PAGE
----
While exploring different data sets on Kaggle, we came across a peculiar data set that piqued our interest. The data revealed an odd epidemic in Swedish schools: fires. In addition to the data for number of fires per year, we found data for each Swedish municipality. Using Excel, we analyzed the data to find correlations between fires and population, income and crime rate among other things.
What it does
Our project is an Android application designed to calculate the expected number of fires based on user input for categories such as community population and median community income if you lived in Sweden.
How we built it
We built our project using Android Studio 2.2. Along with Android Studio, Microsoft Excel and C++ were used to find correlations in the data.
Challenges we ran into
The first challenge we ran into was the fact that the data was missing some entries. Along with missing entries, the data was difficult to manipulate due to the language barrier. After figuring out the correlations in the data, we had to learn how to use Android Studio. Specifically, we had to learn how to get user input and manipulate it.
Accomplishments that I'm proud of
One thing we are proud of is being able to create our first application. We are also proud with the overall layout and design of our application. Finally, we are proud of how user friendly our project is and the overall finished product.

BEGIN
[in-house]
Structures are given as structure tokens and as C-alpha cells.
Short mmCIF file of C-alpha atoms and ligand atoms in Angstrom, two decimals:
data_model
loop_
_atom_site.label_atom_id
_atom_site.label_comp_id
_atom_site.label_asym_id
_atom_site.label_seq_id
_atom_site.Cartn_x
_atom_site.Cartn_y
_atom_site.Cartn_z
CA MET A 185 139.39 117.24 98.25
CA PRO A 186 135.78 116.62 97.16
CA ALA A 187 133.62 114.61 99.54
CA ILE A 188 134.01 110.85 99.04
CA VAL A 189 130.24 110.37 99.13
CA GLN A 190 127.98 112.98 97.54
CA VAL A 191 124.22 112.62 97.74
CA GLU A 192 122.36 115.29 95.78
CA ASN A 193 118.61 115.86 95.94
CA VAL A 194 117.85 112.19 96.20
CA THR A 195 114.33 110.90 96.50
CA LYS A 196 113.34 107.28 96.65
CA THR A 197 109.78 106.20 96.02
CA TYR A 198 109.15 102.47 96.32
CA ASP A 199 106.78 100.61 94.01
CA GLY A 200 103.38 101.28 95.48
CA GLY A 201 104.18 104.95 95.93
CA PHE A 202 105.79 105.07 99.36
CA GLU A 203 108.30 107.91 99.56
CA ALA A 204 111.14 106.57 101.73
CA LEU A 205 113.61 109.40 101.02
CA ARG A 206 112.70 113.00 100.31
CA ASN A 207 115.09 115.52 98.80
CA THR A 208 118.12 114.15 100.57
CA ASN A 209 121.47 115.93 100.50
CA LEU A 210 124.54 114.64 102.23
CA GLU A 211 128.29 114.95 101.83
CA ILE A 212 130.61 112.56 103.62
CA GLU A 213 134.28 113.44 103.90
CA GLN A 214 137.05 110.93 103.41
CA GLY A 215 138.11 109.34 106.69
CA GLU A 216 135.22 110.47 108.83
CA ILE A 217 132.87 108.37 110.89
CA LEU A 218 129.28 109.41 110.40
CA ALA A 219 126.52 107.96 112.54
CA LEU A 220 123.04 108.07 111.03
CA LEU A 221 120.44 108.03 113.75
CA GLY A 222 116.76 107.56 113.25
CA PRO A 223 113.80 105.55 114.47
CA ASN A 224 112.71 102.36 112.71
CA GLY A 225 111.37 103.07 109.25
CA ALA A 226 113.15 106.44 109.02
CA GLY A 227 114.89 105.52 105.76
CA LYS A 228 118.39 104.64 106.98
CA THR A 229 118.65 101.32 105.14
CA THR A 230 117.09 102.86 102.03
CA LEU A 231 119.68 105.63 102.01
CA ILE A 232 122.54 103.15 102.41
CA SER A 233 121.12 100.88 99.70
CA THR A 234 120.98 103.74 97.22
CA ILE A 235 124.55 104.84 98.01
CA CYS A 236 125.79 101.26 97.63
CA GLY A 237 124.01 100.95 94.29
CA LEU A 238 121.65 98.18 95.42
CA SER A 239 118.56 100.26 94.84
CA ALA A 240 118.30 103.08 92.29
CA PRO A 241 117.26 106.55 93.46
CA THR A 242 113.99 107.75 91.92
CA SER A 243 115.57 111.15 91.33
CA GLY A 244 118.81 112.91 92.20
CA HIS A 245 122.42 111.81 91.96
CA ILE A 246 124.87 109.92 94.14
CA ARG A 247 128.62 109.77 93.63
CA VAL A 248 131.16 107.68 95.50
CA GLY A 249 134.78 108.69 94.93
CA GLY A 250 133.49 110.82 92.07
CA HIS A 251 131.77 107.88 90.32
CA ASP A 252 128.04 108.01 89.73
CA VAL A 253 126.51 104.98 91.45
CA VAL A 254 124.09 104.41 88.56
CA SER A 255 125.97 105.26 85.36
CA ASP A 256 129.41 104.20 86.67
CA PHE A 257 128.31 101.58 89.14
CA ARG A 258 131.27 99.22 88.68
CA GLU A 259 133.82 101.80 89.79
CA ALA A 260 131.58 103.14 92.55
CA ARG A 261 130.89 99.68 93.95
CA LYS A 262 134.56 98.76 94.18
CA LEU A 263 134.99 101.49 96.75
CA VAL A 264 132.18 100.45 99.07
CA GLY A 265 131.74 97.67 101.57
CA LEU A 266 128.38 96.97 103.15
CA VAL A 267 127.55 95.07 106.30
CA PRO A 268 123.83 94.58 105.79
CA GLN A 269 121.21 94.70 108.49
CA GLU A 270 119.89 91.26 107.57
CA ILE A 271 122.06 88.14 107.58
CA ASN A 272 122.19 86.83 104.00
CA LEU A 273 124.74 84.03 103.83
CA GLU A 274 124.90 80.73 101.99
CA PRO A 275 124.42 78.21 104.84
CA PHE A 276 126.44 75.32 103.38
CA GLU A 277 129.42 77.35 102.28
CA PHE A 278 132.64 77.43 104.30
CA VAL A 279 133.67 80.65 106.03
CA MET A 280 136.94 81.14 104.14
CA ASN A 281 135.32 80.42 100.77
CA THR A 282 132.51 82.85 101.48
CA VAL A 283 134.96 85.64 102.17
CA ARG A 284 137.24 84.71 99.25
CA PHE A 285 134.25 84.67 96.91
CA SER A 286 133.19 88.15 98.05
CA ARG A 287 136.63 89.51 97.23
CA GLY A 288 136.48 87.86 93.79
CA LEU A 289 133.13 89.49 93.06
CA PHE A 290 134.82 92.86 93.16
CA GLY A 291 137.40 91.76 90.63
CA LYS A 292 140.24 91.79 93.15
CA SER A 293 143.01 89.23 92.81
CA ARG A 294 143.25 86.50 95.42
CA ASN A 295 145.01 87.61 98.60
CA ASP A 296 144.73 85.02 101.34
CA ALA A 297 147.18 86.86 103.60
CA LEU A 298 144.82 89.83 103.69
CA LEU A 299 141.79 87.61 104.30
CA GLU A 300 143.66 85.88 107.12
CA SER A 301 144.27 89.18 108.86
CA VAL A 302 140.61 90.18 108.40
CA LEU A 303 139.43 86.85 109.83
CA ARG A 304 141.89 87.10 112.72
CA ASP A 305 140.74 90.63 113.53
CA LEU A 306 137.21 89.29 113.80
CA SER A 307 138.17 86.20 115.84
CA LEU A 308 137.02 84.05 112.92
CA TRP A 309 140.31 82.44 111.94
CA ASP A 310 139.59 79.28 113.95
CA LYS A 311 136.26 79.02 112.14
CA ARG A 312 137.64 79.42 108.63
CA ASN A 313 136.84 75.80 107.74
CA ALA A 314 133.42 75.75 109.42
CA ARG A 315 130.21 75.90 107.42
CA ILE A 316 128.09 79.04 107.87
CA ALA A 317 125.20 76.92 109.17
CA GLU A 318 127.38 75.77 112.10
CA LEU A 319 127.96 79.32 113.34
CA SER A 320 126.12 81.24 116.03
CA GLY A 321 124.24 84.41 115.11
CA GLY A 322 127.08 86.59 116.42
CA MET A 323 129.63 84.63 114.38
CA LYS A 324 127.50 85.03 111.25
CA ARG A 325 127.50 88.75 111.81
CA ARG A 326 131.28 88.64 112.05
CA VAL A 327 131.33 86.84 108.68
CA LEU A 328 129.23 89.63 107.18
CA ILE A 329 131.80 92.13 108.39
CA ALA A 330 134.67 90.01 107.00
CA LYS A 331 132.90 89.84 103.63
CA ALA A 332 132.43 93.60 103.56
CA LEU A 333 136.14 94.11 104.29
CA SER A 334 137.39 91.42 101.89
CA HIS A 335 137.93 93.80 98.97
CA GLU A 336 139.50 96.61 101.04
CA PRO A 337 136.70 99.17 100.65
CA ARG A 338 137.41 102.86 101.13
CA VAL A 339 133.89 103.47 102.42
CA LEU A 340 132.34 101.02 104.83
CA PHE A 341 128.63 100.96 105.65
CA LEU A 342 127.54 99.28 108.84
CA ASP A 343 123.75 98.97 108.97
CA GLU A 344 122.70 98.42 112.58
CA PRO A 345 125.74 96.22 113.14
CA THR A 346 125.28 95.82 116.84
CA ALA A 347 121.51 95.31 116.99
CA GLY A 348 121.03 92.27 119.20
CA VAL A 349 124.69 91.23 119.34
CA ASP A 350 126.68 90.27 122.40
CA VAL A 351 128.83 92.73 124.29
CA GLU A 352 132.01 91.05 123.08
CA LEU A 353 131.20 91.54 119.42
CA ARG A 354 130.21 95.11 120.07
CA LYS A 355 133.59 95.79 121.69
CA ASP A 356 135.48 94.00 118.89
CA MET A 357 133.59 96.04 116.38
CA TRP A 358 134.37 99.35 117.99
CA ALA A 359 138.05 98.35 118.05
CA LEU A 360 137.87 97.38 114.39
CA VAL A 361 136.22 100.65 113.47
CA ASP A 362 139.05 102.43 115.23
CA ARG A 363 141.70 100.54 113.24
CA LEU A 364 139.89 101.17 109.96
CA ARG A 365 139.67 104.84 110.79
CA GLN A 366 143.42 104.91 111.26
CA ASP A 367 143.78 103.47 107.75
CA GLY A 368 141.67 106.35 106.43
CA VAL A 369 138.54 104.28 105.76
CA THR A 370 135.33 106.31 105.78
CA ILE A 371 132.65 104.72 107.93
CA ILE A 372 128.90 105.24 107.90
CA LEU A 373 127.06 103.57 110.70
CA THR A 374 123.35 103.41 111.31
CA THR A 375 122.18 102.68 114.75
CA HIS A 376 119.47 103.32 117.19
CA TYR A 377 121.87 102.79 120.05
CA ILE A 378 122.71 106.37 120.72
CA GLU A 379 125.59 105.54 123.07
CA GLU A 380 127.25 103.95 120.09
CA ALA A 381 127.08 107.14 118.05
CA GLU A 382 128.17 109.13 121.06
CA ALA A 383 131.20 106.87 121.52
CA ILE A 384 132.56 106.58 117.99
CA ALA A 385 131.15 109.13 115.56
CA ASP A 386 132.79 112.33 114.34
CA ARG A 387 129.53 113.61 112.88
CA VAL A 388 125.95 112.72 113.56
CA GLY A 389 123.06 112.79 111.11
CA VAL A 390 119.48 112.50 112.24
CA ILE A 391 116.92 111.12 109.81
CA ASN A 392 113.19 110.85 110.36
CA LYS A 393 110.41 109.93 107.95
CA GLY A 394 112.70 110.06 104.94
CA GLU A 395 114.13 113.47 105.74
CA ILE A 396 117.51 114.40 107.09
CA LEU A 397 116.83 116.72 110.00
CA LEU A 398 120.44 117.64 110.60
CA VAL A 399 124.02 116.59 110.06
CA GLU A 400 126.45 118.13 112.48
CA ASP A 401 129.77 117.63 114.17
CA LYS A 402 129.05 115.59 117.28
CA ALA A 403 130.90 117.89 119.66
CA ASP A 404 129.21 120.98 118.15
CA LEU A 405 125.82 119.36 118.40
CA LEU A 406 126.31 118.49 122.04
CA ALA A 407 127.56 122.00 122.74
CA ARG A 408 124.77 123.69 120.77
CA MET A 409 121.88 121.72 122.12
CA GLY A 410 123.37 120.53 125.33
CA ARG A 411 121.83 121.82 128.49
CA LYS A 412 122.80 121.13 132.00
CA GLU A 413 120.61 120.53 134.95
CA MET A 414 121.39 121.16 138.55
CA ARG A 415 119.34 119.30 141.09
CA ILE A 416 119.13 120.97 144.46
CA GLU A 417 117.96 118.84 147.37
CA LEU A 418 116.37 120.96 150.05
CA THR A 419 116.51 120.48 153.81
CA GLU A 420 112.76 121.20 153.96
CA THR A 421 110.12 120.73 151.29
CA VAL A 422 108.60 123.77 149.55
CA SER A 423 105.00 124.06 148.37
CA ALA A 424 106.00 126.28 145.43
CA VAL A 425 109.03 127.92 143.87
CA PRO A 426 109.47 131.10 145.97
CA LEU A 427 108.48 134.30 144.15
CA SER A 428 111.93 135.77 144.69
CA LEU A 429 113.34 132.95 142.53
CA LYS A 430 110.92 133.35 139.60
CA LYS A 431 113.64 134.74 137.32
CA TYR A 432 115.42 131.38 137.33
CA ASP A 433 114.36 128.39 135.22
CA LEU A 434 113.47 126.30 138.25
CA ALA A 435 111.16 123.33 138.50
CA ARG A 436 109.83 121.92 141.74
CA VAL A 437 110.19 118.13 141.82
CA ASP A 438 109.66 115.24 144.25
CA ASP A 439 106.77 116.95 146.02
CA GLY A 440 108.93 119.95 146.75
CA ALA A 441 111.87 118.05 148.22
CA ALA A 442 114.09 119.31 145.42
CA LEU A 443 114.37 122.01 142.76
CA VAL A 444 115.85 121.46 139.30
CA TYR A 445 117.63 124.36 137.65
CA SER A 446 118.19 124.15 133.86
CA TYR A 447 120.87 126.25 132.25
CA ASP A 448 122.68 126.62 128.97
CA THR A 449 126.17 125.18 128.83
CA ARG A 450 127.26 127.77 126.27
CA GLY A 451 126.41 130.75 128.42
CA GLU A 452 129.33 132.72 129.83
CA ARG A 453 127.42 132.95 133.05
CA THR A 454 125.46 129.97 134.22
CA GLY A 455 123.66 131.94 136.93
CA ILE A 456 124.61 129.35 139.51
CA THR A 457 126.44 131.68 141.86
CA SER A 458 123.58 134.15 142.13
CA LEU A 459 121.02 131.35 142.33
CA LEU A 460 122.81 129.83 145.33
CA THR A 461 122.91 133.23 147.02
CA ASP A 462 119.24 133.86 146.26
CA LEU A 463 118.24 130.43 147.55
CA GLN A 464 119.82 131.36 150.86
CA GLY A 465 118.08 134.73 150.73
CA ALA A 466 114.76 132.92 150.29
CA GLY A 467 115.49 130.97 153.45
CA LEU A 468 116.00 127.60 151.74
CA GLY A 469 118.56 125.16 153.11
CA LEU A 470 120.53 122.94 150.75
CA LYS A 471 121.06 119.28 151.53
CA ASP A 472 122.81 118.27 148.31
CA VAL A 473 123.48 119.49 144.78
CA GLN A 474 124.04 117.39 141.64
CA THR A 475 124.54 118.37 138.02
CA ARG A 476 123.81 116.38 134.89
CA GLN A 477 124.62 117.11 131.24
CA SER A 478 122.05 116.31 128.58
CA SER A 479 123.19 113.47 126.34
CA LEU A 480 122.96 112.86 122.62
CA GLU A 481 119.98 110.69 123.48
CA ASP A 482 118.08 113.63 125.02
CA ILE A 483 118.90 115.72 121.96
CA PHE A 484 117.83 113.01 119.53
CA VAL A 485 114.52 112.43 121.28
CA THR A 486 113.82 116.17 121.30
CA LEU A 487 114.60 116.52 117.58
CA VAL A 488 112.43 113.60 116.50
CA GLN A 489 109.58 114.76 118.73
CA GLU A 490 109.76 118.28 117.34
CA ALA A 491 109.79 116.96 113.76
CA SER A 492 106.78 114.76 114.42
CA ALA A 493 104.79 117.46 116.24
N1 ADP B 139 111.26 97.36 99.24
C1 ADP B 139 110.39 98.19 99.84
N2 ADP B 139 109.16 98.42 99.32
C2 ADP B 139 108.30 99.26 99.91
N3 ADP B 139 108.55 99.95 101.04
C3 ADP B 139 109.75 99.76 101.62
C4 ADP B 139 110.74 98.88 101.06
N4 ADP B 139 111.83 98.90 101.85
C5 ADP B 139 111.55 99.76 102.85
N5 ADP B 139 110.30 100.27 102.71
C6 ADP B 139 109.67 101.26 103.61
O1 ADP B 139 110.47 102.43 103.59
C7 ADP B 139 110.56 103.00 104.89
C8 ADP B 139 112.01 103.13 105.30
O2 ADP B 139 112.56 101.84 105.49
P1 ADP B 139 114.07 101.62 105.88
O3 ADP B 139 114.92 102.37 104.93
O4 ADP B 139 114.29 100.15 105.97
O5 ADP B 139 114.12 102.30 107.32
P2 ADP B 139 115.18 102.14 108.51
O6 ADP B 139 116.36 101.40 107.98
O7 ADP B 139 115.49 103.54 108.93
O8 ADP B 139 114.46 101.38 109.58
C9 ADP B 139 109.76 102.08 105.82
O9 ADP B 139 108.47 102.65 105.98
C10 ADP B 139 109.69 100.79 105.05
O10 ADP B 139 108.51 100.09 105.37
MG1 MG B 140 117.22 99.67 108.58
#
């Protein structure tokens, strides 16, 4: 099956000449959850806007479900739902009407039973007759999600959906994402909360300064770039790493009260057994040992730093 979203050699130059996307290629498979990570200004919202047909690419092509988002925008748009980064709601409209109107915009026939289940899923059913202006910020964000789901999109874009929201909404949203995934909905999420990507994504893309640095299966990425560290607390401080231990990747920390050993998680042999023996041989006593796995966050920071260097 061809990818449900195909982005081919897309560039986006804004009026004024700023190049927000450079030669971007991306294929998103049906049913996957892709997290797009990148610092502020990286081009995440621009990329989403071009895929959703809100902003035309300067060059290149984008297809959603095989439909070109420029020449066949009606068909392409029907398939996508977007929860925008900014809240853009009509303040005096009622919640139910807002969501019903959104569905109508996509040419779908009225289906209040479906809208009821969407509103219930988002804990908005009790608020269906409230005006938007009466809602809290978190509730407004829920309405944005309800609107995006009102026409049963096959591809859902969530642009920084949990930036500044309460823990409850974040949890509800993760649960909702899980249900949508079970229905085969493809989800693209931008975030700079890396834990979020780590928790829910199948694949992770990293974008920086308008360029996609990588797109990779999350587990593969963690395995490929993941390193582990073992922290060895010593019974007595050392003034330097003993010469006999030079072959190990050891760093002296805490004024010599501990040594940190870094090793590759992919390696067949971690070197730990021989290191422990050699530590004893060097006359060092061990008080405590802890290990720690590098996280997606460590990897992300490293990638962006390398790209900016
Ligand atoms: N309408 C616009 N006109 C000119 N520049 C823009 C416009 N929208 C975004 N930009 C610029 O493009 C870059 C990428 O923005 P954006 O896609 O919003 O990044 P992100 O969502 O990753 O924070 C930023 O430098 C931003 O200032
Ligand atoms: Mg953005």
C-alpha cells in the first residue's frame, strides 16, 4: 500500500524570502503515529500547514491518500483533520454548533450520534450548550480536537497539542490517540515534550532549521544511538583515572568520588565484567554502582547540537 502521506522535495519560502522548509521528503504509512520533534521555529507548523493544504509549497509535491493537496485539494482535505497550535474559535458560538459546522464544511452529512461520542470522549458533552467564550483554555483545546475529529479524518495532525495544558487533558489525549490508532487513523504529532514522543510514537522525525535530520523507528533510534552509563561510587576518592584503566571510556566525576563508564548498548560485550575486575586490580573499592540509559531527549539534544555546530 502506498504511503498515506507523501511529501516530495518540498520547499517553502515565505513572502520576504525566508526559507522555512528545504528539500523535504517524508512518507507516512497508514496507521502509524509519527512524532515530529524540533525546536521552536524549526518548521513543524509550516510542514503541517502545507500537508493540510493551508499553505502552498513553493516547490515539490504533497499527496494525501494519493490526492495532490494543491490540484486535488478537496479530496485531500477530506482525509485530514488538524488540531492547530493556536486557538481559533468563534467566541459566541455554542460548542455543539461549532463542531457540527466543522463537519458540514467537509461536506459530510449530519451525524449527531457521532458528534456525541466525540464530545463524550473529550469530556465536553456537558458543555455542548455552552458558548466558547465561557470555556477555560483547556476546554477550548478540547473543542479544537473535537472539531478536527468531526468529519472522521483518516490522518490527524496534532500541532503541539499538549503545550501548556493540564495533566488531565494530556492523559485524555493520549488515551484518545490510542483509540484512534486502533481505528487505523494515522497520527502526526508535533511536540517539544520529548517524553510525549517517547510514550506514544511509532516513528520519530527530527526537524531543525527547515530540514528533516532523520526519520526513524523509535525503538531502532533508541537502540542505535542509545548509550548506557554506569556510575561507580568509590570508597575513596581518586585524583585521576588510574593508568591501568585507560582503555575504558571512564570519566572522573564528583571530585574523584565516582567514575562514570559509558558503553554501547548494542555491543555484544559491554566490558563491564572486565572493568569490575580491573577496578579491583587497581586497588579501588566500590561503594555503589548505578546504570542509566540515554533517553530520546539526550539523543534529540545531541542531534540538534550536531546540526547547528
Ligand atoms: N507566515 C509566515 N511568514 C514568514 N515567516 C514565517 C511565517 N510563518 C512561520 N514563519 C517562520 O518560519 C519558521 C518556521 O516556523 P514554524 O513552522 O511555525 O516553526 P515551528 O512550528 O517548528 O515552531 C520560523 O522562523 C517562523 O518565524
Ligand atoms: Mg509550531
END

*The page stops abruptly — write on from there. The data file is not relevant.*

What we learned
This being our first hack-a-thon, we learned a lot along the way. We learned that having a plan and sticking with it is essential to the success of a project. We learned that splitting work was effective in speeding up the creation of the project. We learned how to use Android Studio to create an application. Finally, we learned the importance of teamwork in the design and implementation of our project.
What's next for Statistical analysis of fires in Swedish Schools?
The next thing for our project is adding more recent data to better predict future fires as well as using more correlations to better understand the cause of these fires: past, present and future.